Italian researchers have opened two tourist paths to follow in the oldest known human footsteps at the extinct Roccamonfina volcano north of Naples.
The footsteps, which were discovered on the slopes of the volcano in 2003, were opened to the public last week and researchers said they plan to expand the attraction, Italian news agency ANSA reported Tuesday.
"We've just found another set (of footprints) and we're confident of expanding the site," said Paolo Mietto, a researcher from Padua University.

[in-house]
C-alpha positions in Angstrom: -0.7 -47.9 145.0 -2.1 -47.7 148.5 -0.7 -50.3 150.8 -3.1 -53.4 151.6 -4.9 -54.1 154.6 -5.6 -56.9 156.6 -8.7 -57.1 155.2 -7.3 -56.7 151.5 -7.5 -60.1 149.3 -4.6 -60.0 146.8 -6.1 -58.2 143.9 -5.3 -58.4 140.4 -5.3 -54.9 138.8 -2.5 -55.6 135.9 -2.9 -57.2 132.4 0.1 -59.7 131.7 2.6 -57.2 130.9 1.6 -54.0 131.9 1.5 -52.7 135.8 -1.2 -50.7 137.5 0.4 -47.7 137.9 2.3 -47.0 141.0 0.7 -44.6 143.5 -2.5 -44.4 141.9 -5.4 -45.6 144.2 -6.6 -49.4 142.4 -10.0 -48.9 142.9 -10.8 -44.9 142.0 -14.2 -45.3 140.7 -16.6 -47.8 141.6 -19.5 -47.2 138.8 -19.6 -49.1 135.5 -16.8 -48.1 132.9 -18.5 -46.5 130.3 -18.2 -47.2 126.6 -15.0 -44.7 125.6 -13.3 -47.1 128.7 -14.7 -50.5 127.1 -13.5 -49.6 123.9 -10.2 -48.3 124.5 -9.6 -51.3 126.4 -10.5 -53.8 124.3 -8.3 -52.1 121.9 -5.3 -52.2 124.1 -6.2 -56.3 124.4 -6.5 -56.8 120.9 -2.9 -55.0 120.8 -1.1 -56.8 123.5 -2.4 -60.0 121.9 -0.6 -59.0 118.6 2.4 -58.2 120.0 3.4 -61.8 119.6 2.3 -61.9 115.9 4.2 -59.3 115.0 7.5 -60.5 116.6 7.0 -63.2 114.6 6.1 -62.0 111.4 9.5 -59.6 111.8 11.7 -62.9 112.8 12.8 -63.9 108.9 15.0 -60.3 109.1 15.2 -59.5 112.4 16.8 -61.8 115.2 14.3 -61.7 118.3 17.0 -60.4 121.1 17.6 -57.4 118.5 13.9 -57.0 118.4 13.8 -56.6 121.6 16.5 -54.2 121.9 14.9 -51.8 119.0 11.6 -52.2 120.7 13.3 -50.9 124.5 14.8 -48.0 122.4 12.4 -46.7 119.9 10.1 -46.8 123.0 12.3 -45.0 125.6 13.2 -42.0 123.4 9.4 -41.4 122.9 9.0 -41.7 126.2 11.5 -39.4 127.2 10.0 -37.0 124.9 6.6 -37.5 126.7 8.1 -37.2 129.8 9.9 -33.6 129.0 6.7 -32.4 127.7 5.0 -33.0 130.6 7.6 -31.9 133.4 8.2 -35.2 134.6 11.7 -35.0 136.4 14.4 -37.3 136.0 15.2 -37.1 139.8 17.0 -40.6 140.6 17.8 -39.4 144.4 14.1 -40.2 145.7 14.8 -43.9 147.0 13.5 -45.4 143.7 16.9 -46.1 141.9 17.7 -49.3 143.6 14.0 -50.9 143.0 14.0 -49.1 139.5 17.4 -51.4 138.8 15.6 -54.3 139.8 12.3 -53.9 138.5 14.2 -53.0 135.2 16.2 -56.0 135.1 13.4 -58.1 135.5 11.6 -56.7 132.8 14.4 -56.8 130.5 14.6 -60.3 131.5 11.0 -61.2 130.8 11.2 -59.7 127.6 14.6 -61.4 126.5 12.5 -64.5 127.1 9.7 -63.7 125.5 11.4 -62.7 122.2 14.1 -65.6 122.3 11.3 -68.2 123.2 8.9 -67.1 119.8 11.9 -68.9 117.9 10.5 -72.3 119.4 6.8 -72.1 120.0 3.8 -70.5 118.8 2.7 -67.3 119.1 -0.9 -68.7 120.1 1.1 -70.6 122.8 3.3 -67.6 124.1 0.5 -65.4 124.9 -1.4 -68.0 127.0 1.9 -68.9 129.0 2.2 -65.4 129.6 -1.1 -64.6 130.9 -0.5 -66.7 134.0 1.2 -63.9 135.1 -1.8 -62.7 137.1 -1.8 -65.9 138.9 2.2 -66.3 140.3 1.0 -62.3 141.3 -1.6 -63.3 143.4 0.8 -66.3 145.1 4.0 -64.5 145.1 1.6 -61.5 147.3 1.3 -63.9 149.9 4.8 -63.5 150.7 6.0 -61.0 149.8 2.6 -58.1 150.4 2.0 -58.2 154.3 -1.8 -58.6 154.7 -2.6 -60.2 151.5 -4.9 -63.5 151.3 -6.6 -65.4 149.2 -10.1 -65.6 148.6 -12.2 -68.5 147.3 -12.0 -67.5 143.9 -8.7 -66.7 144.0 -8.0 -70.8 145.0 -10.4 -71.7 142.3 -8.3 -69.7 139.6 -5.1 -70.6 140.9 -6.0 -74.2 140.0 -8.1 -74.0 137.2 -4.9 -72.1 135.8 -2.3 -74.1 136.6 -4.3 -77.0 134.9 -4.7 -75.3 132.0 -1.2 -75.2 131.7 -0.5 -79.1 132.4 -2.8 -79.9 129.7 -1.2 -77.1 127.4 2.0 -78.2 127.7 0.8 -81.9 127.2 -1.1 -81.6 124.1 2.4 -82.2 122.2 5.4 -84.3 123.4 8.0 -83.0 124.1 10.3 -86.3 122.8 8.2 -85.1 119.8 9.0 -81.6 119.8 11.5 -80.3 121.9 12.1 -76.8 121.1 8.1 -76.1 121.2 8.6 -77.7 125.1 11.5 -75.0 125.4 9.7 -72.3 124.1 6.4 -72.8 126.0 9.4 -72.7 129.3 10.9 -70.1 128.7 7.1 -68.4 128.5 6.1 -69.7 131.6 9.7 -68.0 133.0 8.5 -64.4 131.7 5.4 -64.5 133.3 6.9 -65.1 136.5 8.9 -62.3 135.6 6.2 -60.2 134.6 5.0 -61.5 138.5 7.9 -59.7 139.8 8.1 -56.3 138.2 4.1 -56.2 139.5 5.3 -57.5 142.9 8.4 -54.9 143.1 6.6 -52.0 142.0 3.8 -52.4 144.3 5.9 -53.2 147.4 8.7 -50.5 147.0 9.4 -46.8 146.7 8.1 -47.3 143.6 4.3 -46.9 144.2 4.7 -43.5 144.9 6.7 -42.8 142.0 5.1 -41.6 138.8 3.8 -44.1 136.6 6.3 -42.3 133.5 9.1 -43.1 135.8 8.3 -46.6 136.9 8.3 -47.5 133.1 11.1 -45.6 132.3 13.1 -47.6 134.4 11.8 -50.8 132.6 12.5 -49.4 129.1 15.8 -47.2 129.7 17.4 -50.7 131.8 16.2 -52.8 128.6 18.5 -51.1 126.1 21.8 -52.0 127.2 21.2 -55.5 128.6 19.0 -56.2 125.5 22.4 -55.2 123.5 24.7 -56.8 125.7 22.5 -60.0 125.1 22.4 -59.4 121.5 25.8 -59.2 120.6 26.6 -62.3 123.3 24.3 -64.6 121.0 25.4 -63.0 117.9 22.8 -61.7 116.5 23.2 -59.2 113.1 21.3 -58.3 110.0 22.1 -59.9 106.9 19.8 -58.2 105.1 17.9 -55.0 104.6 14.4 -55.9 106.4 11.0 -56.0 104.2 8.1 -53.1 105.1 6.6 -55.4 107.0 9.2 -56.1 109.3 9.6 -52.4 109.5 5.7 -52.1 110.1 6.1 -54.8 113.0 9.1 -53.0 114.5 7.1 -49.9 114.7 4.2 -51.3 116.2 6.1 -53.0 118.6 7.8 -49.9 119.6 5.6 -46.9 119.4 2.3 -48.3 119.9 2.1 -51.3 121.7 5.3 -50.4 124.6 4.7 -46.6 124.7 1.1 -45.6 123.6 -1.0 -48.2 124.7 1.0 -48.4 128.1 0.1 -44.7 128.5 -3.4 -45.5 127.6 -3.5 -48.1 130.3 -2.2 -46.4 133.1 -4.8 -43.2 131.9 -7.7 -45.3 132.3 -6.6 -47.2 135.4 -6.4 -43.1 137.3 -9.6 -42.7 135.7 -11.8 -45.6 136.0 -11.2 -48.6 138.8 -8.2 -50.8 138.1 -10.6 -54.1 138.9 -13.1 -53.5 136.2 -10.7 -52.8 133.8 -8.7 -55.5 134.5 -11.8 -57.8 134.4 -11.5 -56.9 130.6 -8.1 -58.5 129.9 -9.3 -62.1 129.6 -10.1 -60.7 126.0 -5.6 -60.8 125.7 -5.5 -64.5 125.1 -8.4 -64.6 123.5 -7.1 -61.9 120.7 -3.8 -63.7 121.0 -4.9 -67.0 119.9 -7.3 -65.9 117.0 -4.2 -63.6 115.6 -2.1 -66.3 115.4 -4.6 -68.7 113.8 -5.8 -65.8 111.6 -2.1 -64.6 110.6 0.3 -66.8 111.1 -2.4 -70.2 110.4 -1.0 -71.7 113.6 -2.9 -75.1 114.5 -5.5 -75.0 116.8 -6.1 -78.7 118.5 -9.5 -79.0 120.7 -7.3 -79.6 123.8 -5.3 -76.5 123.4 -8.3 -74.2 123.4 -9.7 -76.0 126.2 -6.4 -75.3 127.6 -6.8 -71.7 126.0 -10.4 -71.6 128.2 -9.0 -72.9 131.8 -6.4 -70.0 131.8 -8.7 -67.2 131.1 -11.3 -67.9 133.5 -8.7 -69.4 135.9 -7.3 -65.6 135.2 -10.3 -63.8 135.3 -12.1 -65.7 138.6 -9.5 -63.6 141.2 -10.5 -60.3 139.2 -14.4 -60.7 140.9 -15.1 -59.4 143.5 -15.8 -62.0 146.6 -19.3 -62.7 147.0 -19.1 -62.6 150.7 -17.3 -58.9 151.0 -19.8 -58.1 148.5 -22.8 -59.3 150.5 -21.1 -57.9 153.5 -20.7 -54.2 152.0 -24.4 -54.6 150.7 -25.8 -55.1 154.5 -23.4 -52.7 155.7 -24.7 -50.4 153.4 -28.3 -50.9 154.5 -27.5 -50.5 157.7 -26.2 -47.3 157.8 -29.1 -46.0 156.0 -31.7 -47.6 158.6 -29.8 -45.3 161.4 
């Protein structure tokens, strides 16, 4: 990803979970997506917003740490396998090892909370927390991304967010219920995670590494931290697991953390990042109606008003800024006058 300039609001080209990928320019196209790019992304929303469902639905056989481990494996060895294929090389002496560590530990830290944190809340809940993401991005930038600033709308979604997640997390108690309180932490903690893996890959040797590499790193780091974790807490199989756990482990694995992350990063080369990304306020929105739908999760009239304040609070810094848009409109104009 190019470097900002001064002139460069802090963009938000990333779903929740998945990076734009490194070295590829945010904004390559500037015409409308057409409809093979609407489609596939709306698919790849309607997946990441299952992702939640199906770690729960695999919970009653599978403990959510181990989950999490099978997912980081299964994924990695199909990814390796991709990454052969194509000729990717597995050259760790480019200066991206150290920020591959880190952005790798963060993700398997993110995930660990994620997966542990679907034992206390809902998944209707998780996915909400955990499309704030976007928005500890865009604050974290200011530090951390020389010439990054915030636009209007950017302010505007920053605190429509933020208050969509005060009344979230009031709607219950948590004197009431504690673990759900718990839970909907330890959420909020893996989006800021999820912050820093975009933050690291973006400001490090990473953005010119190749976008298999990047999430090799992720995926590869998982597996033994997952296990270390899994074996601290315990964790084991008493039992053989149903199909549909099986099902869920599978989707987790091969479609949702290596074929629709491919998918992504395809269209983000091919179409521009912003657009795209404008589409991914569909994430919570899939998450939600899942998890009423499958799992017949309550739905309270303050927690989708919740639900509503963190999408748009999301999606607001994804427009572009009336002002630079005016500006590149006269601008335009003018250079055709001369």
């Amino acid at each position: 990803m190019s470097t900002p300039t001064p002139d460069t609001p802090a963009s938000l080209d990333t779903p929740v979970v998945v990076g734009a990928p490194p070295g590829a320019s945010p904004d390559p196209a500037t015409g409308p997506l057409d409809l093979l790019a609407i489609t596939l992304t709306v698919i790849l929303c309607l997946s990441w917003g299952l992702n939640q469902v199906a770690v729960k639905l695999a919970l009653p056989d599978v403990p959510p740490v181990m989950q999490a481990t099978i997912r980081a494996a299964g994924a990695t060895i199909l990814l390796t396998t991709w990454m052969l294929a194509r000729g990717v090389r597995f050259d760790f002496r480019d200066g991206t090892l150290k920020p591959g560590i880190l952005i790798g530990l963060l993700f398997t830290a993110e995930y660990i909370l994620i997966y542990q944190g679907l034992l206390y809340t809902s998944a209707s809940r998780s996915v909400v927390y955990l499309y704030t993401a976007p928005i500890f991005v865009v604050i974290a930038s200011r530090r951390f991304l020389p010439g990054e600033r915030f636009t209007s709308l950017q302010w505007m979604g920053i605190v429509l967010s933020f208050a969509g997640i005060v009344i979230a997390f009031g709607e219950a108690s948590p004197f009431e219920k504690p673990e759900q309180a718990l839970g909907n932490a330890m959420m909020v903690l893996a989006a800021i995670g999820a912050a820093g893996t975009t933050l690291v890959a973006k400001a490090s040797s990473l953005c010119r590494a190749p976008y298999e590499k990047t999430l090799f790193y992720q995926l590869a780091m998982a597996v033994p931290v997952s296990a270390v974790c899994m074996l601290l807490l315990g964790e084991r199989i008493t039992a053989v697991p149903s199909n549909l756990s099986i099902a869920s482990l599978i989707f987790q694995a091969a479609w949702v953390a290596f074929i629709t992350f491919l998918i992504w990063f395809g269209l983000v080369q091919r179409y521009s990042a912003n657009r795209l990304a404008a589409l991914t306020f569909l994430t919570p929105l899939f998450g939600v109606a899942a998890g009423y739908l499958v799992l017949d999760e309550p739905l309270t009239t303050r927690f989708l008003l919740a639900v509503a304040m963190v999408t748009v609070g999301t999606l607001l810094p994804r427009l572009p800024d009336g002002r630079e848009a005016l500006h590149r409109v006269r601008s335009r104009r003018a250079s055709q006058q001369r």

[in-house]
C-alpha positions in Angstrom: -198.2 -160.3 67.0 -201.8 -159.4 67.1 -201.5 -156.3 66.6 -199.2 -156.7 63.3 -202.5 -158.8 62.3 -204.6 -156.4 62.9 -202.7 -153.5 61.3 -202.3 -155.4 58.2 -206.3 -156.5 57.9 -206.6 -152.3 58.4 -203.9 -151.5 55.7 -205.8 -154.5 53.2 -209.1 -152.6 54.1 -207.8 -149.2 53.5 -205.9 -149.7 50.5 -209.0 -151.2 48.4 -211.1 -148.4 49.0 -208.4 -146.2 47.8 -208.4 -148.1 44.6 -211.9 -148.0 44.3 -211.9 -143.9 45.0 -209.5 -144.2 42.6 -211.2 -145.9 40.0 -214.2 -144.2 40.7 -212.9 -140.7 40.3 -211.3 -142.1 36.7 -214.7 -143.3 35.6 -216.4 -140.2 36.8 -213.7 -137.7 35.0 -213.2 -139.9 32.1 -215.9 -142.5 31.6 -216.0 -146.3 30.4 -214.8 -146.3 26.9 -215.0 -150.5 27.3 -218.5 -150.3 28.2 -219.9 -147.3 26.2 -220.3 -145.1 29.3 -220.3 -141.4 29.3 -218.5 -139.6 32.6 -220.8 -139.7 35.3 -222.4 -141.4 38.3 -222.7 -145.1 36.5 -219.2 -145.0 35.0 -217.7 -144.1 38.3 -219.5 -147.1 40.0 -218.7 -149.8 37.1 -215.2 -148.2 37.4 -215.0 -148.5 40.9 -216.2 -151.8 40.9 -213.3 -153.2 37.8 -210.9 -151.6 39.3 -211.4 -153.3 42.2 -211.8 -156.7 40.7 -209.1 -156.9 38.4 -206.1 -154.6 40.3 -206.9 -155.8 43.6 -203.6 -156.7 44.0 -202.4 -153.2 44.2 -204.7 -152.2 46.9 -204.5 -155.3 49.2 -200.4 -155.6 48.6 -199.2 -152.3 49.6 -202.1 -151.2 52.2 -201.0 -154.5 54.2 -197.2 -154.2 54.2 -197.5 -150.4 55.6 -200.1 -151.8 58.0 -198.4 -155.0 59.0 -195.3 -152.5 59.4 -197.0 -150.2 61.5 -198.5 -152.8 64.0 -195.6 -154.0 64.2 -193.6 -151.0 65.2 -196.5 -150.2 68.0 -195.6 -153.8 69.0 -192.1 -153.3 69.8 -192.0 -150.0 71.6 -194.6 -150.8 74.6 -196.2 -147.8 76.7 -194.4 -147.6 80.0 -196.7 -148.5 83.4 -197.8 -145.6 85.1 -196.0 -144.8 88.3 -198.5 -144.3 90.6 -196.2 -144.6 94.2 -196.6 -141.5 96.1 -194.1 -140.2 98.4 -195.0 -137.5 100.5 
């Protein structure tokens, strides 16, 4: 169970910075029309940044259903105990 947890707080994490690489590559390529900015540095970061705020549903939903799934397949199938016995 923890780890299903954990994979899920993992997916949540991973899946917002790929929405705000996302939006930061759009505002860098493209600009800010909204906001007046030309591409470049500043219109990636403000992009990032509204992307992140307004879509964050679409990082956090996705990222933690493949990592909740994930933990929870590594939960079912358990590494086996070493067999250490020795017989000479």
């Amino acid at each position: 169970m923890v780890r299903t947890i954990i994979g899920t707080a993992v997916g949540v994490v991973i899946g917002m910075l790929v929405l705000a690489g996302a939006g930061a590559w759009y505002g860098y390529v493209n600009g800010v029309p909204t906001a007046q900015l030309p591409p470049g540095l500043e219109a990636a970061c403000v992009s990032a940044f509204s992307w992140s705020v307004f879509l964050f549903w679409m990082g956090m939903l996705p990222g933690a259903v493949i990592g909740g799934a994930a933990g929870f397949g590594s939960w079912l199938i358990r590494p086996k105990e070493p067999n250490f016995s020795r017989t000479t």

"These tracks are unique evidence of how our earliest ancestors got about," Mietto said.
The marks, which also include handprints, have been dated by Italian scientists to more than 350,000 years ago. They are currently the oldest evidence of foot travel by an early species of human, thought to be Homo erectus.
The Padua team said the find marks the first evidence that the early humans could use their hands to descend slopes.
"They were on slippery ground here, warm volcanic mud awash with water," Mietto said.
Copyright 2007 by United Press International
Explore further: Egypt archaeologists find ancient writer's tomb